• He thinks it’s a little strange that I have adopted Twitter, when he hasn’t.  (We parents are not supposed to lead when it comes to electronic adoption.)  But then, only one of his friends is on Twitter, and I’m not sure he even knows that.
  • He checks email only under duress.  Seriously, he hates it.  He has a teacher that communicates that way and he knows colleges use it, but it’s like taking out the garbage – you have to be reminded.

This week, Mashable (the central repository for all things social media) has been talking about why teenagers don’t tweet, in response to Neilson data that teens represent only about a quarter of Twitter traffic (although it doesn’t count those doing it on mobile, so it under-represents them).  So I’ve been turning an anthropologist’s mirror on my own social media usage and that of my 17-year-old son’s, thinking about why we have the patterns that we do.  I don’t think it’s that complicated:

Facebook is really, really satisfying.  He was pulled into Facebook by his college-aged sister, but quickly preferred the cleaner interface and smaller amount of junk.  He doesn’t have to think about a 140 character limit.  The status bar is long enough to accomodate whatever he usually wants to say.

His Facebook traffic is limited to his friends (which do not include me as of two weeks ago).  You can be followed by anyone on Twitter.  Sure, you can actively block people – I block the X-rated types that regularly offer me naughty videos – but that takes effort.  He would rather more actively friend people or accept a friend invitation (or not).

Additional groups – via fan pages – are easy to engage with.  Friends send you a status report that they’re a member of, say, their high school’s fan group.  All you have to do is press connect and it’s linked to your Facebook page.  Your causes and fan pages become a part of your identity on Facebook.  That’s less true with Twitter twibes and LinkedIn groups, plus there are an irritating number of people in those groups who are essentially advertising themselves or their services.

Facebook handles media uploads really easily.  My son recorded a song in memory of our dog’s unexpected death via Facebook.  He didn’t even Flip video record it or record it on Garage Band, his built-in Mac Book tool.

Facebook turns him on to stuff on the Internet, like youtube videos.  He doesn’t spend much time surfing on the Internet.  I don’t know of any sites he checks regularly, other than, perhaps, Fandango.  But friends find stuff and post links as part of a status update.  Voila!  Internet finds thanks to Facebook.

Facebook is so much a part of his life he can’t imagine going on vacation without it.  I know how Michelle Obama feels.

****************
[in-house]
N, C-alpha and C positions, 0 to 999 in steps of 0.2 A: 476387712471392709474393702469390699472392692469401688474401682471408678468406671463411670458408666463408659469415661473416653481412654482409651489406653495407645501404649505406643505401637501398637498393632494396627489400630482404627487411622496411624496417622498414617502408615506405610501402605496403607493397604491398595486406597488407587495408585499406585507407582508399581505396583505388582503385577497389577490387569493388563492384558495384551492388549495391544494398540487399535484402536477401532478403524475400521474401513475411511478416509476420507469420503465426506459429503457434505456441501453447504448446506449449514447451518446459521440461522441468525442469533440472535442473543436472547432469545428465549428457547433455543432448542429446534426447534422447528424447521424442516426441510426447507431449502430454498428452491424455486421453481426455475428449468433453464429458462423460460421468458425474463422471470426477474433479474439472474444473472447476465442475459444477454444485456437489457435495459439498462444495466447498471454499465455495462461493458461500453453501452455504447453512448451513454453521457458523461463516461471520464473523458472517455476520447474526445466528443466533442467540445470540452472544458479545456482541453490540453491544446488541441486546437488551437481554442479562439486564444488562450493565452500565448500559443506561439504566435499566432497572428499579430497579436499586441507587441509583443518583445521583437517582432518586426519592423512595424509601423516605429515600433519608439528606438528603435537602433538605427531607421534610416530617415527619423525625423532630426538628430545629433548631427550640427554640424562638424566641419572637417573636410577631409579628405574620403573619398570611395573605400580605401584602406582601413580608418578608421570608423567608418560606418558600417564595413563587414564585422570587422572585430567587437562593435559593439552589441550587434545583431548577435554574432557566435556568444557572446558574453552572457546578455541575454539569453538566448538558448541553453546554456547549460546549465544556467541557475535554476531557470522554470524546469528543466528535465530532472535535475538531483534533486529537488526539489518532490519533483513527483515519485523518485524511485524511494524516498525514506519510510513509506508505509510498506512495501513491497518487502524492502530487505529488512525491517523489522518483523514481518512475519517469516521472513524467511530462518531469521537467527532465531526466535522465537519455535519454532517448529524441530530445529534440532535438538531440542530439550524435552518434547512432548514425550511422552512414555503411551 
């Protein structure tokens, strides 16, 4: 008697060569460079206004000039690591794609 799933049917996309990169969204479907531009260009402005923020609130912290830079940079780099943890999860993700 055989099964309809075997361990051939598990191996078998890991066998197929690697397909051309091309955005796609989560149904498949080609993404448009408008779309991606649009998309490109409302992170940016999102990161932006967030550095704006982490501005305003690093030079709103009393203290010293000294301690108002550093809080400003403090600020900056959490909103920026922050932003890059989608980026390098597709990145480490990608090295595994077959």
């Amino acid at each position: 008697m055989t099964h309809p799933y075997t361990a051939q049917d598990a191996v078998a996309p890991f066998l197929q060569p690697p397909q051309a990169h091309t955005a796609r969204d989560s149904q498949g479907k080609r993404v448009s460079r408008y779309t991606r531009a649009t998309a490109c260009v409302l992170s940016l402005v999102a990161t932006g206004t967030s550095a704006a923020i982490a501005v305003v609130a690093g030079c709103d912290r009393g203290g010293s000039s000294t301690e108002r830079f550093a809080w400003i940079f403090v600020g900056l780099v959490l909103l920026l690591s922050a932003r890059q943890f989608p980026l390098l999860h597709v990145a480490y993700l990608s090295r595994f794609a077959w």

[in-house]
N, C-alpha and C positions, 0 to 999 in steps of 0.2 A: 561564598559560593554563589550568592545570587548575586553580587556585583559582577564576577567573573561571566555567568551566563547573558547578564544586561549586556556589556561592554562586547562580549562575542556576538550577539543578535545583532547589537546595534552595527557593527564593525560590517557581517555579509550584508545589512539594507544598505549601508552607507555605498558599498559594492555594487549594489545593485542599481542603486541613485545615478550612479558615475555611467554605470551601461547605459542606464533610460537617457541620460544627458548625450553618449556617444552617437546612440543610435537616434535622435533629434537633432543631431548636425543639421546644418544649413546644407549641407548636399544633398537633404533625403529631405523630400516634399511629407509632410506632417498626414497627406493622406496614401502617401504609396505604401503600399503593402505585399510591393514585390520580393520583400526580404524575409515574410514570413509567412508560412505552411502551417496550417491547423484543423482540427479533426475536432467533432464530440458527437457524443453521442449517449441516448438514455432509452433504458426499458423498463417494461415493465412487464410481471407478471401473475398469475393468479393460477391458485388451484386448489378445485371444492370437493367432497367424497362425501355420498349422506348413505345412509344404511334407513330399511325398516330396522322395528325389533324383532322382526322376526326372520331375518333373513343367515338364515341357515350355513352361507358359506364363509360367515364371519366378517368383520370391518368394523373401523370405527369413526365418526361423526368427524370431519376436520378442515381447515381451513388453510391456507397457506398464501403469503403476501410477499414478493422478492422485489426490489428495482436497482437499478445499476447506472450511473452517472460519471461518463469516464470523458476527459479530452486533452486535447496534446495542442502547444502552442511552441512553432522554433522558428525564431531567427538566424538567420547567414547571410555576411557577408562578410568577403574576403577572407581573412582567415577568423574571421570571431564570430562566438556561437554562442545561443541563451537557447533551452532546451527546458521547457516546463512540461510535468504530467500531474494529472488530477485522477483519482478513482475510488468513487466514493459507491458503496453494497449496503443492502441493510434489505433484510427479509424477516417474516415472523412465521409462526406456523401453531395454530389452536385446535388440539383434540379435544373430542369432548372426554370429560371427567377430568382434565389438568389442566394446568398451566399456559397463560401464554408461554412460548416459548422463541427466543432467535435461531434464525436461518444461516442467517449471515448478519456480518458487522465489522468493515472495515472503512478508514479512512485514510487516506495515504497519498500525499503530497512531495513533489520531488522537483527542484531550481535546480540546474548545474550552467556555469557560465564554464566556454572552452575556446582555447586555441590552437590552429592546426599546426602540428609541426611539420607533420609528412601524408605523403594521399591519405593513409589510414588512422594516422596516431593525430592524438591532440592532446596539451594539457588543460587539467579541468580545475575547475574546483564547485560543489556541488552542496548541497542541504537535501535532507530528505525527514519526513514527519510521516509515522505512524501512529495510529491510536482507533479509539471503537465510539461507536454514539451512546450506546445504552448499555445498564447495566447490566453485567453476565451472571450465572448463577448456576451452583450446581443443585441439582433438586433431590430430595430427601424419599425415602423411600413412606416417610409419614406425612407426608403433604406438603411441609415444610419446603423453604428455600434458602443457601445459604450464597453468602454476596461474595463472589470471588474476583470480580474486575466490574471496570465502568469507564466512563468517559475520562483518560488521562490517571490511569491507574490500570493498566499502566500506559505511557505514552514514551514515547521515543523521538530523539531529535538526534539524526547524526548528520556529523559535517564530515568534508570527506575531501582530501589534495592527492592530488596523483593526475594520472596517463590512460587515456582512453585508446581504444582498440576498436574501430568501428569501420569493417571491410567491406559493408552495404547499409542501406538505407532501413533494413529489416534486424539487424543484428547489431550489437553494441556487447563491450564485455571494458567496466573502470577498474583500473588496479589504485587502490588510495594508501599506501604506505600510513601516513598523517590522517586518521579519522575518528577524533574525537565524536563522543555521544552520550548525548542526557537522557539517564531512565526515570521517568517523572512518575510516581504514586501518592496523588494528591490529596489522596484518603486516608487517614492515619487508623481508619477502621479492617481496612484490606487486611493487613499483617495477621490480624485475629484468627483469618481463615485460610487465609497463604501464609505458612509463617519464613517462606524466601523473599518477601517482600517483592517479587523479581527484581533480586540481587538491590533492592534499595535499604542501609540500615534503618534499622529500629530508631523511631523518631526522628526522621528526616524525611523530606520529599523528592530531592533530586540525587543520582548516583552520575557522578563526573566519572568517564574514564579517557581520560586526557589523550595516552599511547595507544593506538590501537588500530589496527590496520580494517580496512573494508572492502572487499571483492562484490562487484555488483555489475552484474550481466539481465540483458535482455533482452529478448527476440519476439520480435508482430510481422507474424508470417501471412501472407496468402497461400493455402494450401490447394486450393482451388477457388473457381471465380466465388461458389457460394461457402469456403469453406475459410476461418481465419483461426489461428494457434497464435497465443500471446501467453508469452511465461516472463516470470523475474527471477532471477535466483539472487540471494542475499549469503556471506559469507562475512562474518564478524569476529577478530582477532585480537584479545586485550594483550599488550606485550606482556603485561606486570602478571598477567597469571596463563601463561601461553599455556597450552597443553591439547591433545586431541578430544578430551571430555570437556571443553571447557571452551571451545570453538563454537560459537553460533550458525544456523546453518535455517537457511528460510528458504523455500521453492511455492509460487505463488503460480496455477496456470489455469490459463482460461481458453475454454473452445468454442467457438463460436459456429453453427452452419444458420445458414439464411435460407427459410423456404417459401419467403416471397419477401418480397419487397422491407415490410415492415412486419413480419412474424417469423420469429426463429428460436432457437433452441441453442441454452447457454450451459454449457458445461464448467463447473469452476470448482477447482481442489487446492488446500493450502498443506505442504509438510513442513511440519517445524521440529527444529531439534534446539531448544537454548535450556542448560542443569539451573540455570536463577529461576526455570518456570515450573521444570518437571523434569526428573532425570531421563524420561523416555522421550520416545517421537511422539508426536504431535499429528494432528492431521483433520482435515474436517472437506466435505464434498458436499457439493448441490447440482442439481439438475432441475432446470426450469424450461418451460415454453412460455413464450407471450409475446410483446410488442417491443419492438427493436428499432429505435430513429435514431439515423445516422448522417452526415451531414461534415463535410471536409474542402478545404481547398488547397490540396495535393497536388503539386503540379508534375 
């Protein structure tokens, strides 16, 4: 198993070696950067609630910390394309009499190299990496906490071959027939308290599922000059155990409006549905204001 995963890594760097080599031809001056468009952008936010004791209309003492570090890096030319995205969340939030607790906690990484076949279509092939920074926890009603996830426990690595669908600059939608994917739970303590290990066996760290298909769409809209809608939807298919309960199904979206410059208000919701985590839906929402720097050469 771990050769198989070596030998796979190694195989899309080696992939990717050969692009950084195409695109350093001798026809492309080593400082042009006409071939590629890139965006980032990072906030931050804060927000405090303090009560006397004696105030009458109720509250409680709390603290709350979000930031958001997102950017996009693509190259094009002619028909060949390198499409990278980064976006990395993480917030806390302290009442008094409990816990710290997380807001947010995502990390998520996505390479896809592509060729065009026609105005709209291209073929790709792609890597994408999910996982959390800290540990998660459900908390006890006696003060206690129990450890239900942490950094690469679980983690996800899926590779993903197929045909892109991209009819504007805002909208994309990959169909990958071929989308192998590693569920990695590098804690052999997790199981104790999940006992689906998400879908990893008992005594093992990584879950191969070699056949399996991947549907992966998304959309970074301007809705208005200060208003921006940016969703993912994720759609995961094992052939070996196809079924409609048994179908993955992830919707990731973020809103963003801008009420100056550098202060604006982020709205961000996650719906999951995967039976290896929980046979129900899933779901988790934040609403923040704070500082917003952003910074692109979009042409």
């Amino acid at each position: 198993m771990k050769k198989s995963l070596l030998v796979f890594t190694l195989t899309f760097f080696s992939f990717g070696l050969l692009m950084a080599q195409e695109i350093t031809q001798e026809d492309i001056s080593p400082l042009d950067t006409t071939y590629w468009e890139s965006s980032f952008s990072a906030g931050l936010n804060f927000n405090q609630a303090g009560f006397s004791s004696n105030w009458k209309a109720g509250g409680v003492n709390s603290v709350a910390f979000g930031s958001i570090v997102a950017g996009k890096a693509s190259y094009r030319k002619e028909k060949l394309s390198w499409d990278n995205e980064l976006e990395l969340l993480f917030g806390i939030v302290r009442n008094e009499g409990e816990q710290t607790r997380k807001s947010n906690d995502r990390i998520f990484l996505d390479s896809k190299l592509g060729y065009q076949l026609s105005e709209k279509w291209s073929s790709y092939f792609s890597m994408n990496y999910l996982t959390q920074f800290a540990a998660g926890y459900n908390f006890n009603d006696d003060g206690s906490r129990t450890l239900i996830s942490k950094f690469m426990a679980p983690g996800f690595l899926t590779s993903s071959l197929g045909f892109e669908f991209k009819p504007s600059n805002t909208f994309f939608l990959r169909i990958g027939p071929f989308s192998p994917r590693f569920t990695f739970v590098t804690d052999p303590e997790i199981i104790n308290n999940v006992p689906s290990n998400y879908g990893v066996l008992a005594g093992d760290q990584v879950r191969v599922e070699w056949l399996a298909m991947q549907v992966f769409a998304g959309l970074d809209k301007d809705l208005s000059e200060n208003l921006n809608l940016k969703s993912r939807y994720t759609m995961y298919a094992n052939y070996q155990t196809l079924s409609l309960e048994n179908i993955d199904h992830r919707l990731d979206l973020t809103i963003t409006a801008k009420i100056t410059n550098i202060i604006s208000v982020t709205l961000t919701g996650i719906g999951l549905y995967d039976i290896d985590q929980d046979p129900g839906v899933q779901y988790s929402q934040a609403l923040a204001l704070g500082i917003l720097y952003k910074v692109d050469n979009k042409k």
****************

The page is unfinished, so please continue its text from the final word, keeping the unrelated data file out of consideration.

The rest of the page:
Bottomline:  Facebook is a great product for his needs.  Until something better comes along, AND his friends migrate, he’s not going anywhere.

Unlike my son, I do not like to be electronically tethered when I’m on vaca  (see?  it feels like a tether to me and a lifeline to him… hmm…) … so don’t expect to see a post until on or about August 20th!  Off to meet my daughter in Europe!

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An incomplete taxonomy of social media for communicators

An incomplete taxonomy of social media:  comments welcomed!

An incomplete taxonomy of social media: comments welcomed!

We amateur cartographers have been trying to map the changing landscape of social media.  While lots of smart people have put together some visually interesting taxonomies (including this nebula-like graphic just about Twitter, created by Brian Solis as shared by Beth Kanter), I’ve been trying to wrap my brain around how to classify and organize these things in my head.  When there are 19 Twitter clients, and counting, it can be daunting (maybe even impossible) to try to keep up with every new entrant in this rapidly changing arena.  Any list or directory that you create is out of date in about a day.

I’ve been using this Powerpoint chart (handily available on SlideShare) as a means of charting the territory that communications professionals really need to understand.  We need to know how people are communicating with one another, finding people with like interests, and sharing interesting content.  We also need management tools.   We need convenient ways of scanning social media, finding people of interest, listing ourselves in directories, organizing our stuff and so on.  And, of course, we need ways of monitoring communications and measuring the impact of campaigns.  Understanding the range of social media tools and tactics can help us do a better job of efficiently and effectively implementing strategy.

My taxonomy is an attempt to think about social media and tools in terms of how they function and what we do with them.  As the web – and particularly mobile – technologies evolve, there will be new functions.  So many of the buckets on this Powerpoint chart arose in response to problems people encountered in their social media experience.  For example, at one point I said something like, “Ack!  I’m overwhelmed with the blogs I’m reading through my email!  What do I do?”  I started using an RSS reader.  As soon as you hear someone complaining about something, like more SPAM coming through Twitter, you can bet someone’s developing a new tool that solves that problem.  Maybe someday there will be something that doesn’t feel soldered on.